Removing the mucus allows the bacteria to attach to the cells where they can
problem with saline, especially hypertonic saline, is that the body's own
antibacterial defenses, that are present in the fluids coating the airways,
underneath the mucus (they're called defensins), work
better when the saline concentration is lower. This concept is covered in the
section on saline and defensins.
does this because the small xylitol molecule acts osmotically to pull fluid,
water, to itself. This water reduces the saline concentration allowing the
defensins to be more effective.
- Hyperosmolar solutions
have more small molecules like sugars or proteins in a solution than the
body's fluid have. By osmosis they pull water into these
we breathe cold dry air the water in our nose evaporates to moisten the air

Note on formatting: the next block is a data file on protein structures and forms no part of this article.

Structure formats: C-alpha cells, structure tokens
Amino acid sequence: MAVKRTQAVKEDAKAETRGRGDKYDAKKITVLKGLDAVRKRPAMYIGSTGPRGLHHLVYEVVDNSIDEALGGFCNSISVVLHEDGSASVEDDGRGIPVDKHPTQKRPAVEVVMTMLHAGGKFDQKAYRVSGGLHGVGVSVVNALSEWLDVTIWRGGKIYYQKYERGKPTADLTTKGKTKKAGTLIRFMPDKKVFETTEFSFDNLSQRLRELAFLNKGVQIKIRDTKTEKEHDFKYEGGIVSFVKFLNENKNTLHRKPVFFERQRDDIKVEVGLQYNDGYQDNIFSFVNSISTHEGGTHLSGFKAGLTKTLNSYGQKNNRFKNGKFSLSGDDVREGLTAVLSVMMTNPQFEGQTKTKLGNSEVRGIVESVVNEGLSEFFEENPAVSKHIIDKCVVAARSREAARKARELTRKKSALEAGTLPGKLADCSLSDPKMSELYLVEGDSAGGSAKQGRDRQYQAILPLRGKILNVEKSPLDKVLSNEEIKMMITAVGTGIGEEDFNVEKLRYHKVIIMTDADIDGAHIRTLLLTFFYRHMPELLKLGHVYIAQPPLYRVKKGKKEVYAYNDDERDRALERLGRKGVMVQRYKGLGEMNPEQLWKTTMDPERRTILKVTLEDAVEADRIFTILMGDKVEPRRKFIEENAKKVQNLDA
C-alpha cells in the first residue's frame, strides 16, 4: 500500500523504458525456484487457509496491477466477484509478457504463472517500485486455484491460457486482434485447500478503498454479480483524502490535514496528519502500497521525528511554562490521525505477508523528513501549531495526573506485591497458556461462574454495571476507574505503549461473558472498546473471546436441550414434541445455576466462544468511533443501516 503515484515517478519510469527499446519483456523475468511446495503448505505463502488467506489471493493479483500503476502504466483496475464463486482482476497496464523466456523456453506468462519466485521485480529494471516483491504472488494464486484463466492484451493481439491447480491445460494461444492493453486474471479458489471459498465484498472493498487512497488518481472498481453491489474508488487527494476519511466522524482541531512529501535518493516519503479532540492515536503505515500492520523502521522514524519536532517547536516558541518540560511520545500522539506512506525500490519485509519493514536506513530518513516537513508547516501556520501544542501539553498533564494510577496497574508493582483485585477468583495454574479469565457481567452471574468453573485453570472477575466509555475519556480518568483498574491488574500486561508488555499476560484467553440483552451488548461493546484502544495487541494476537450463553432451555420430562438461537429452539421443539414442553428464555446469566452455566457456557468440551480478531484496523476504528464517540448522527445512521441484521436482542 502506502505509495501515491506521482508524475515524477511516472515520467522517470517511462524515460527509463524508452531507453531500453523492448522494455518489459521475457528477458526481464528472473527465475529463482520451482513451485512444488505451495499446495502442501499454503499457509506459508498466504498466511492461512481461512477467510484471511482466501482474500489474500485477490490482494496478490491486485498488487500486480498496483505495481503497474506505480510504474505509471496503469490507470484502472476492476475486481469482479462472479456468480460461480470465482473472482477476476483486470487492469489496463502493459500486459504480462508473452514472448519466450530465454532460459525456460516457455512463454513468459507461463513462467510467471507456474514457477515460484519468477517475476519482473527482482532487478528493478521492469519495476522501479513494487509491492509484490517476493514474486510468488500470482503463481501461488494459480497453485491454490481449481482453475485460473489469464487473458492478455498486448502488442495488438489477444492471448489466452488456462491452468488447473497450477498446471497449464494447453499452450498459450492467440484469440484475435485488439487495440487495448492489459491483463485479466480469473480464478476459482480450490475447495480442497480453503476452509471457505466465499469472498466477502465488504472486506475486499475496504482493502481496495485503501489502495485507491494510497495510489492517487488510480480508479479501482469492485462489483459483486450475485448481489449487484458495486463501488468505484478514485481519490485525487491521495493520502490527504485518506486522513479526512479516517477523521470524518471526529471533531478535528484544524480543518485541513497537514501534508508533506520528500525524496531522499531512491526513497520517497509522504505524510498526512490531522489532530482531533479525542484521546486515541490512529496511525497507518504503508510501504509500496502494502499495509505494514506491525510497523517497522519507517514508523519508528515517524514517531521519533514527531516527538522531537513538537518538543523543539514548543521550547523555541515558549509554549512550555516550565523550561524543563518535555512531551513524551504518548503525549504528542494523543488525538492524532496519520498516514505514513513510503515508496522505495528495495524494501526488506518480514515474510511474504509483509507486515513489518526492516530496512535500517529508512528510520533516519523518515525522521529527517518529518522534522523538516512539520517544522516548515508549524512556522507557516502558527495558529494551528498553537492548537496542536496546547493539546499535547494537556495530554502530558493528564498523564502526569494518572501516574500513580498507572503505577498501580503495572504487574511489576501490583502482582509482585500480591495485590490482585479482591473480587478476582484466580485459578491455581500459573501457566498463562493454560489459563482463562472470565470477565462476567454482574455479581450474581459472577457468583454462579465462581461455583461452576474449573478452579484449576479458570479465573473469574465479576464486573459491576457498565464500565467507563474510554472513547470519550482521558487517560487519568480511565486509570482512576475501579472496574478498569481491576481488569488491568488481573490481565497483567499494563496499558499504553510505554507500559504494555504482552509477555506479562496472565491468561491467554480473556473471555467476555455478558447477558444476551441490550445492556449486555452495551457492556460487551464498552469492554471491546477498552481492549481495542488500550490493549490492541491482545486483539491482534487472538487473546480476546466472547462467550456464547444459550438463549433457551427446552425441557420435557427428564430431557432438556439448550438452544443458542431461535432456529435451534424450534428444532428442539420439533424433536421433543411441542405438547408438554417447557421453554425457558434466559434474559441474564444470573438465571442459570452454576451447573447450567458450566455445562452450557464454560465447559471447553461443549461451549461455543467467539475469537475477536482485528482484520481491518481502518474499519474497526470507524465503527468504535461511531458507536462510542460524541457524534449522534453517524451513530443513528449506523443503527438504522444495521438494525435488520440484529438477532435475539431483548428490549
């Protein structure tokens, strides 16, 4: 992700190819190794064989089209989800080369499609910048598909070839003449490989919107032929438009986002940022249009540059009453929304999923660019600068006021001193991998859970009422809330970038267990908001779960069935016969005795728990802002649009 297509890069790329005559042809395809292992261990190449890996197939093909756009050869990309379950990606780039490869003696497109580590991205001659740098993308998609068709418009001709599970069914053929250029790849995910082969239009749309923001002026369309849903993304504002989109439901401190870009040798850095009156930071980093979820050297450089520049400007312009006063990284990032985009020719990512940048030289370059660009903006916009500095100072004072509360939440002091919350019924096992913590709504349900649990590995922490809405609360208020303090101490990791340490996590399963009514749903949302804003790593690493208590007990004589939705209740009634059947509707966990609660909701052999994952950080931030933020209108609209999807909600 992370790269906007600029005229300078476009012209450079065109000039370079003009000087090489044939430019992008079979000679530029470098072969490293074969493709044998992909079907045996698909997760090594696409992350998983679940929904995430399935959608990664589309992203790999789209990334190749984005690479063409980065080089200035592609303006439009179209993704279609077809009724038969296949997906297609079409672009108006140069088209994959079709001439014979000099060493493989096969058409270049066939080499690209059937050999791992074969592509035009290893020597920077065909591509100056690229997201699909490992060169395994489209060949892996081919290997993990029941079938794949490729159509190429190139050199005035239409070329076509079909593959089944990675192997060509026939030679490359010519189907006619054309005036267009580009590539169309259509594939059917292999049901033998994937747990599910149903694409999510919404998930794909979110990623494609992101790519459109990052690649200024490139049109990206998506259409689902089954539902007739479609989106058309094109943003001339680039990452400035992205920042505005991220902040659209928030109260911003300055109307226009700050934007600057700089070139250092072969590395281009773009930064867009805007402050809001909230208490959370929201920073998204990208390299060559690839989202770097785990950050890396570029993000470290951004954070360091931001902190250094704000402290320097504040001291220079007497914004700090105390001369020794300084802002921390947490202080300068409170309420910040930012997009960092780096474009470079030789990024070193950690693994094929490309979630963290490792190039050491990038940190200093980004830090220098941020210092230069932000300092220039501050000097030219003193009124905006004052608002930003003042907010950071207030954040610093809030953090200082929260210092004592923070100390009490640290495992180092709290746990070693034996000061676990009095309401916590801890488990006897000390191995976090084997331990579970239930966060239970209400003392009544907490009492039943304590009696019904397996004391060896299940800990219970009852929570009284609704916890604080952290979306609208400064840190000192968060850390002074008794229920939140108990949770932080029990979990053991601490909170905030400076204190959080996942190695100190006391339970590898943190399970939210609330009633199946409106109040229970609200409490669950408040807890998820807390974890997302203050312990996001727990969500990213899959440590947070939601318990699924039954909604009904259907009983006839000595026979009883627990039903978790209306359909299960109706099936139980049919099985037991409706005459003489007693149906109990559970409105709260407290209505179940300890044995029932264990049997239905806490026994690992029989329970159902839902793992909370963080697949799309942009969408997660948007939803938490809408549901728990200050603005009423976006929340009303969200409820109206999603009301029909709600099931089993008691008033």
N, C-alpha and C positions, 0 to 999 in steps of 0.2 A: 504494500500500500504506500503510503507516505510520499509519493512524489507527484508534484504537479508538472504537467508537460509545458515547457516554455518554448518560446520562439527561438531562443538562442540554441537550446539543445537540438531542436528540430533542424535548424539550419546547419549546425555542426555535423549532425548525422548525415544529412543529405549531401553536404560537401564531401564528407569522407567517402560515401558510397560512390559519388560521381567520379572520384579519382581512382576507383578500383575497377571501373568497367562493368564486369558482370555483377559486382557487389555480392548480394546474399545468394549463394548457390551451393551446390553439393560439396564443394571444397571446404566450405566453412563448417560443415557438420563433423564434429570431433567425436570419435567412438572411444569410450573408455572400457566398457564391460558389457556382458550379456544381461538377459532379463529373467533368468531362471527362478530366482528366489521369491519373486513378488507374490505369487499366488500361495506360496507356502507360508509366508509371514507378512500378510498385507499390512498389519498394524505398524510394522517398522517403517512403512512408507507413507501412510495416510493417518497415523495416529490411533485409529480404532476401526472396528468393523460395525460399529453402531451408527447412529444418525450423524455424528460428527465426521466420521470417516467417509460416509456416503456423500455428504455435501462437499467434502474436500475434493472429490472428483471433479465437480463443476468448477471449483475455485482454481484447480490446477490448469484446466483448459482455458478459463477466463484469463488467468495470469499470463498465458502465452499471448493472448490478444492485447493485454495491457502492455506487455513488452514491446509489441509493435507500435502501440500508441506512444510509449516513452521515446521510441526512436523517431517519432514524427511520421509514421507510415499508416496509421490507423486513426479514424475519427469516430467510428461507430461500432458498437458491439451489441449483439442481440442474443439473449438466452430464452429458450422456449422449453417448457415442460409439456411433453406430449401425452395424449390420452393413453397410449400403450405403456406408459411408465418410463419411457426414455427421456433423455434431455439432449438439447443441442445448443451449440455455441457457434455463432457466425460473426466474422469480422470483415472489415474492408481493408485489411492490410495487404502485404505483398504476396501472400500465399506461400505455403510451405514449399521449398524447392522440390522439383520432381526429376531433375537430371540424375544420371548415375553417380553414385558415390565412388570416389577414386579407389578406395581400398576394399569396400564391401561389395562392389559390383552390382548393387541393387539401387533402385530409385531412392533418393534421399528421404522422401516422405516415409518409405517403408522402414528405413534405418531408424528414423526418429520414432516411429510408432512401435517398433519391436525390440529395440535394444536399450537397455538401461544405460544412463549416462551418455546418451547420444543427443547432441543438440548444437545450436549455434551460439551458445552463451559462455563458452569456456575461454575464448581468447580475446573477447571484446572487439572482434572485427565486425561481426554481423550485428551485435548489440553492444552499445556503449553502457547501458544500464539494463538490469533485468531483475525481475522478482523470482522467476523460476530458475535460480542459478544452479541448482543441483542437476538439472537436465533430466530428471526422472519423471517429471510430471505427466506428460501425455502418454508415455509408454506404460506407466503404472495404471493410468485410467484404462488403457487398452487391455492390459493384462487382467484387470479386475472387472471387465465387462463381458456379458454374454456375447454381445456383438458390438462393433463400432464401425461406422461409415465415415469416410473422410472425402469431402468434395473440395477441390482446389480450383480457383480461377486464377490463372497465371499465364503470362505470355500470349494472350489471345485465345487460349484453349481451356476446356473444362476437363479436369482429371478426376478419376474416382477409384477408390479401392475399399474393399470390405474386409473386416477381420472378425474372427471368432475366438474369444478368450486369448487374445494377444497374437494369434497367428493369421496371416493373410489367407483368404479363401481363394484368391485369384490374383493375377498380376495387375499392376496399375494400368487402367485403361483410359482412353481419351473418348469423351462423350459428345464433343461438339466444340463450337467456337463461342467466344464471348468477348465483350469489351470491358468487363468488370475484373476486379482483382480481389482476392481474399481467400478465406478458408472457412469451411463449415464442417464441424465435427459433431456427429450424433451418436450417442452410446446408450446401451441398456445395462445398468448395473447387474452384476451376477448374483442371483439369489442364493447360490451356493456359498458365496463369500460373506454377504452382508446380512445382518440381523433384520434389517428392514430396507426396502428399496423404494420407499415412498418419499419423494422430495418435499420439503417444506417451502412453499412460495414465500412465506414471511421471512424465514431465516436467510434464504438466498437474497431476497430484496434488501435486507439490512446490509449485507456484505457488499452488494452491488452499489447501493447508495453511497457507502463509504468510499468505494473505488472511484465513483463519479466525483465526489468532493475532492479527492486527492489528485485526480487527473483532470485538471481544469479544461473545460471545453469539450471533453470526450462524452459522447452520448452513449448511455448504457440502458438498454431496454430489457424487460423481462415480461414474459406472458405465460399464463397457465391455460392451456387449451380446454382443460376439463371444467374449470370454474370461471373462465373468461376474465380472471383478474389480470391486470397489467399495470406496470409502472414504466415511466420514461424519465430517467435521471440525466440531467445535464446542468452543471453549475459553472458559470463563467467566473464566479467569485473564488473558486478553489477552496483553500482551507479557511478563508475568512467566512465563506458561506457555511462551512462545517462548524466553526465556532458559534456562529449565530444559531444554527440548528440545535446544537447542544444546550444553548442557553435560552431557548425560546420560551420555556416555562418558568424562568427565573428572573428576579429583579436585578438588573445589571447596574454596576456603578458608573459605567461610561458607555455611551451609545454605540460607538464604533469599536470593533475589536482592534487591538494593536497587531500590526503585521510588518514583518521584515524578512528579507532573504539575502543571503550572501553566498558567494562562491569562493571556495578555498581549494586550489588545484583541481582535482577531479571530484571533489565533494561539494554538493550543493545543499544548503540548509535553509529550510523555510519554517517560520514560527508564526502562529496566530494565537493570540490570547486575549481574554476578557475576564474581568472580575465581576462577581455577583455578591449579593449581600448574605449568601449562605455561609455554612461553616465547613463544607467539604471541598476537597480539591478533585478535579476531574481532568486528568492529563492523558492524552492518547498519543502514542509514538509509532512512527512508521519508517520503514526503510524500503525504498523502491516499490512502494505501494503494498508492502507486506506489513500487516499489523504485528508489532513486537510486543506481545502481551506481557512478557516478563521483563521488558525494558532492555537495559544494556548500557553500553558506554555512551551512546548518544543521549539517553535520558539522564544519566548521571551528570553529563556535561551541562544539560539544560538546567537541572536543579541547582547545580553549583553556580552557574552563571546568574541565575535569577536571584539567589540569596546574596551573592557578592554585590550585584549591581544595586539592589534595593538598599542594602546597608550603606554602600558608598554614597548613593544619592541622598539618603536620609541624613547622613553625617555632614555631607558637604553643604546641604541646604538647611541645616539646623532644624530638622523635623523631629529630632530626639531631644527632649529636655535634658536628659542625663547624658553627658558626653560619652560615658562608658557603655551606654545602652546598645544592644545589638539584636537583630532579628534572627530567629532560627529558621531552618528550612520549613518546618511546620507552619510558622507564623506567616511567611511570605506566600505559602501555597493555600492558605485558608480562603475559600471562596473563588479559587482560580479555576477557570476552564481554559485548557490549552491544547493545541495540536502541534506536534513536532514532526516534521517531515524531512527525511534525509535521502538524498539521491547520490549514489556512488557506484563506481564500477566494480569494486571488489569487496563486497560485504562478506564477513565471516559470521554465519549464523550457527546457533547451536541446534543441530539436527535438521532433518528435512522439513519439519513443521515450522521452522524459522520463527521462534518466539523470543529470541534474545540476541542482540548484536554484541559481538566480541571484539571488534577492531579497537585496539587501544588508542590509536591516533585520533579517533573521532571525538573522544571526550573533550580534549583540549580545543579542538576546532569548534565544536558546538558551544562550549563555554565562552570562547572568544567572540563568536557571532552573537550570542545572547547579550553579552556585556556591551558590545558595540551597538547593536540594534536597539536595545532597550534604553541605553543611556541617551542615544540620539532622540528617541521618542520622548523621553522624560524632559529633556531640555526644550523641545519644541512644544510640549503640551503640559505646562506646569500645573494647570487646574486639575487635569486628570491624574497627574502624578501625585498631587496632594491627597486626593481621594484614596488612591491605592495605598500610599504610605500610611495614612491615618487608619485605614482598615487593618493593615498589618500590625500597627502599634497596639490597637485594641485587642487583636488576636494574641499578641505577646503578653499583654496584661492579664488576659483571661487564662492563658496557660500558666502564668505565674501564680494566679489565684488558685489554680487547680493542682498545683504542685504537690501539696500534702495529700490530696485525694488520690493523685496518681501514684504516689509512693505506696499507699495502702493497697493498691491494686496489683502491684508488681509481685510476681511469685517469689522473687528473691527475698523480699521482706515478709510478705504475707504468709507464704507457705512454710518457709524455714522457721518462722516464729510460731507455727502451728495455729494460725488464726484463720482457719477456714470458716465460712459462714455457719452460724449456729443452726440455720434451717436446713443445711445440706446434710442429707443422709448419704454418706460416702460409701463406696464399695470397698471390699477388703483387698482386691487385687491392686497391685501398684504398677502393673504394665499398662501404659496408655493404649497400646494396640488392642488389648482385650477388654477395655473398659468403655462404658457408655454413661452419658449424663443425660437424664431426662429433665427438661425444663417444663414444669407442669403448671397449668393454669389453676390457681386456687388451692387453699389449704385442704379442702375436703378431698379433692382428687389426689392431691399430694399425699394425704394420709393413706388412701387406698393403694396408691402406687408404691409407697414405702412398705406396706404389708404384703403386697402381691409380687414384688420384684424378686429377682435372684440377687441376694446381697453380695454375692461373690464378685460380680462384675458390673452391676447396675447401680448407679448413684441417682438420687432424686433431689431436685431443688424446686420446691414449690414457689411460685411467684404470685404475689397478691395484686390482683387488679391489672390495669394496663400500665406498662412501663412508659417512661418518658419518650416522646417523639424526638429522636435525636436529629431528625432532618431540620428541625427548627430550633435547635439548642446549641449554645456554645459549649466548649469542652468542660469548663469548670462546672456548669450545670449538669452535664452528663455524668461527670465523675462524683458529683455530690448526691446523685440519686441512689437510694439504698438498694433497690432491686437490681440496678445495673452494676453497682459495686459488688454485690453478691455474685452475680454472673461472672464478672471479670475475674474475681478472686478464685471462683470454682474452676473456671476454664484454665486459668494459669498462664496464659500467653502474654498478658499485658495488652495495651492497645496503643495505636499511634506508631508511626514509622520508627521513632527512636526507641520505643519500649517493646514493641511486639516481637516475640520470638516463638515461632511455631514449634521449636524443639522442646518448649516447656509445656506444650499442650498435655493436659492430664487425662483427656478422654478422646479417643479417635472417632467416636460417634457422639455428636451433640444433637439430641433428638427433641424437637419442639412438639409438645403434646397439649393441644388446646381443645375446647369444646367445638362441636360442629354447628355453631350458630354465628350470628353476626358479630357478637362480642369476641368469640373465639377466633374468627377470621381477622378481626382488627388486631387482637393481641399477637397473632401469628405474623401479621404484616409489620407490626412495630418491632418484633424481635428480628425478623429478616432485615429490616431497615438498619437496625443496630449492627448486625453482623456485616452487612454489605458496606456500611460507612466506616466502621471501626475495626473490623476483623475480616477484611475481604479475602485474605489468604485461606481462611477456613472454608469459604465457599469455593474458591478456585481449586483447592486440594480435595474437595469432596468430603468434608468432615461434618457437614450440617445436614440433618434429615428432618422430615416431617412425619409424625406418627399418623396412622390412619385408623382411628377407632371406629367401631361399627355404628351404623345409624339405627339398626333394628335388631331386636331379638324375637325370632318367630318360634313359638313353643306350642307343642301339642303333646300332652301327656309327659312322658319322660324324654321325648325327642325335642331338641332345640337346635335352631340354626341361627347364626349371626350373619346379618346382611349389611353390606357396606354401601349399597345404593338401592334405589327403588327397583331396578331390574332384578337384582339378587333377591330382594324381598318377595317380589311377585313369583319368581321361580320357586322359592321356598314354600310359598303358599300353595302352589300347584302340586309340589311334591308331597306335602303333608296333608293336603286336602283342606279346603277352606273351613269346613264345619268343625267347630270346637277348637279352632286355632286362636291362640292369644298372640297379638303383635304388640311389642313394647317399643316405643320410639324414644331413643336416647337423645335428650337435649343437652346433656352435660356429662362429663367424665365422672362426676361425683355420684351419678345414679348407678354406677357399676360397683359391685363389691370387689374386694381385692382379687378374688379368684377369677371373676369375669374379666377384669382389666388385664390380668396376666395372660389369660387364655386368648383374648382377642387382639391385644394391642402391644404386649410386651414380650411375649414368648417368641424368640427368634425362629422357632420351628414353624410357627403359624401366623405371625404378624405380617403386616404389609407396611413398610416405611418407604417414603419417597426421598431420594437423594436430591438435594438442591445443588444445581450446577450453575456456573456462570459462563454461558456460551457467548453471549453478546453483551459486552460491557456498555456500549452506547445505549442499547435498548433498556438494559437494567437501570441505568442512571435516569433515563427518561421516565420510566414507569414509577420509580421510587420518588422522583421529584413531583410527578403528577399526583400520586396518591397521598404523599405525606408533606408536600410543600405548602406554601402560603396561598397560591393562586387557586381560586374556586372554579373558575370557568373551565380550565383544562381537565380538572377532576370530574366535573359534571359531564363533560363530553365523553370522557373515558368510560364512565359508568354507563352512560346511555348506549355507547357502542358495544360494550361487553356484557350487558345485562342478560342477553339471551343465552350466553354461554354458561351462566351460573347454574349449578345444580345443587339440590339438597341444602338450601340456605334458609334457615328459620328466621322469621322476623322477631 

and the solutions remaining become hyperosmolar. This stimulates more blood
flow and our normal
- Researchers at
Johns Hopkins University
duplicated this condition by putting a solution of mannitol in the nose that was about three times more concentrated
than the fluids in the body. They found that when they put about a teaspoon
of this solution into the nose and let it sit for only ten seconds that
it does two things.
stimulates the release of histamine.
It pulls fluid from the tissues of the
other words this hyperosmolar solution turns on the washing machine and makes it more
effective by pulling the water from the tissues— more water is added for the
washing. And it pulls this water from underneath the mucus in a way that is
virtually identical to our own normal nasal cleaning—the fluid lifts the
mucus up off the cilia. And the histamine helps this process.
Xylitol is a sugar alcohol with osmotic properties similar
to mannitol. The osmolality of the xylitol in the spray I use is about 2 1/2
times the normal body osmolality—high enough to reproduce this effect.
Iowa researchers, mentioned earlier and covered in a different page, used